Archive | March 2015

My 200th Post – On Literacy Part 3

Granted, and...

Hard to believe I have written 200 posts – the equivalent of 2 books, for no pay, and with surprisingly little pain! Thanks for reading and commenting: the thoughtful back and forth in the comments makes this all worthwhile.

[Oops: I updated the post to provide the link to the graphics site.]

As part of my continuing writing on literacy, I offer a short post – some graphics with a few questions.

The graph below comes from a site that specializes in education data. Here we see a critical data set in the argument over schools and poverty – New York City 3rd grade scores by school vs. SES levels:

3rd grade reading vs. poverty - New York - 2013

The graph is actually interactive: by mousing over a dot you can see the name of each school. Here are a few of the important outliers to the somewhat general trend (the red dots equal charter schools):

Screen Shot 2015-03-20 at 8.48.18 AMScreen Shot 2015-03-20 at 8.48.28 AMScreen Shot 2015-03-20 at 8.48.40 AM

(You can see…

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PD: How do educators get to know what they don’t know?

My Island View

When it comes to education reform, there are in general two major camps, but there are also several variations of each. The first camp would like to blow up the system and start all over. The other camp wants to continue the status quo while working to change it in directions governed by whatever dominant force of change has the ear of the public at the time. I find my own inclinations falling somewhere between the two camps. I want to blow some stuff up while improving upon some existing stuff. Like most educators, or any people with a basic understanding of authentic assessment, I do want to blow up any notion or hint of compliance with high stakes, standardized testing. The area of improvement that I think will get us the biggest bang for the all-important, tax buck is professional development.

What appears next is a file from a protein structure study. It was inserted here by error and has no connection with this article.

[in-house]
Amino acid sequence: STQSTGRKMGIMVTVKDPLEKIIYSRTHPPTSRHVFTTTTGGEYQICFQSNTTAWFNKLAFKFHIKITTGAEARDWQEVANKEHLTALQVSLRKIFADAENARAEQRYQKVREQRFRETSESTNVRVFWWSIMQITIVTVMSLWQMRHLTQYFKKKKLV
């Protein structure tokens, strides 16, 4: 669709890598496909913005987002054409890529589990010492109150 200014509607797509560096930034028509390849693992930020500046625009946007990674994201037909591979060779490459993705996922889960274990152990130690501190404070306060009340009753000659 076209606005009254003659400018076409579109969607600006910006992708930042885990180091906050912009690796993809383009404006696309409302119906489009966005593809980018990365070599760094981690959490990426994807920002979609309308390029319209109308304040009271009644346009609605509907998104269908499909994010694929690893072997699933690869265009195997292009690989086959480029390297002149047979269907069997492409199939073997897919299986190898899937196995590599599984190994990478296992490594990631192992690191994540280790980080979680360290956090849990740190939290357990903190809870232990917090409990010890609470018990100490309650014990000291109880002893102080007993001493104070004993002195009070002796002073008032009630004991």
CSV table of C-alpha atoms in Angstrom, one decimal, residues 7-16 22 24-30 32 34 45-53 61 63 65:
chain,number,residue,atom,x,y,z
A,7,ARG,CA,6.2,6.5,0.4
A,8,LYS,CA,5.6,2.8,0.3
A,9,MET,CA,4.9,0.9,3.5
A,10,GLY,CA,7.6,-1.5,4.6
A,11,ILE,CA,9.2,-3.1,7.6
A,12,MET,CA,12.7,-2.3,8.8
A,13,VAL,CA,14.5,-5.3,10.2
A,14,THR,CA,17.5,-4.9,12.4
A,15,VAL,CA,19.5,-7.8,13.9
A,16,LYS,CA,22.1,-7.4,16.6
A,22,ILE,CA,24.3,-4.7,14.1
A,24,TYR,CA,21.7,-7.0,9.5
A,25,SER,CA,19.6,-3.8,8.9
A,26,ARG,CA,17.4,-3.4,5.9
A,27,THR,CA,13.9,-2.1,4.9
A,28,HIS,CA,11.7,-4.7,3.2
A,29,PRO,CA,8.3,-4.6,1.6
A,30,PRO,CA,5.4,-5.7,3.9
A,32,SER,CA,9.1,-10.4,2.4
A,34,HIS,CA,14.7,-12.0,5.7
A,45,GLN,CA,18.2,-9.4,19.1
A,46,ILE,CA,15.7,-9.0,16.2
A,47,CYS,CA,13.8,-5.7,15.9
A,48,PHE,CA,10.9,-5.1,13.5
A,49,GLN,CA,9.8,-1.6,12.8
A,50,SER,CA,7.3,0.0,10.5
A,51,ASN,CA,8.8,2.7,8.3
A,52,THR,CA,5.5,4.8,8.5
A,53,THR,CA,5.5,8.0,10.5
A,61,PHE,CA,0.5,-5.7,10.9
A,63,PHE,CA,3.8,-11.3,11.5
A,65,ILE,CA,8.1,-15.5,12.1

It has long been my position that to…

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Education Based on a Snapshot

My Island View

I often wonder how we can get an accurate picture of what and how educators are teaching today. We have more, and better technology than we have ever had to record and analyze data, and yet we still do not have a clue as to what is really going on in the average classroom. The pictures that we get, or the stories that are told, seem to focus on the best and the worst. Too often superintendents spin the best, and the media spins the worst. We need to remind ourselves that any story about what is going on in education is just a snapshot that is representing a very tiny portion of the big picture.

There are too many education leaders who when talking about their schools tend to focus on the best and most innovative representations their schools have to offer. Intentional or not, this creates an impression…

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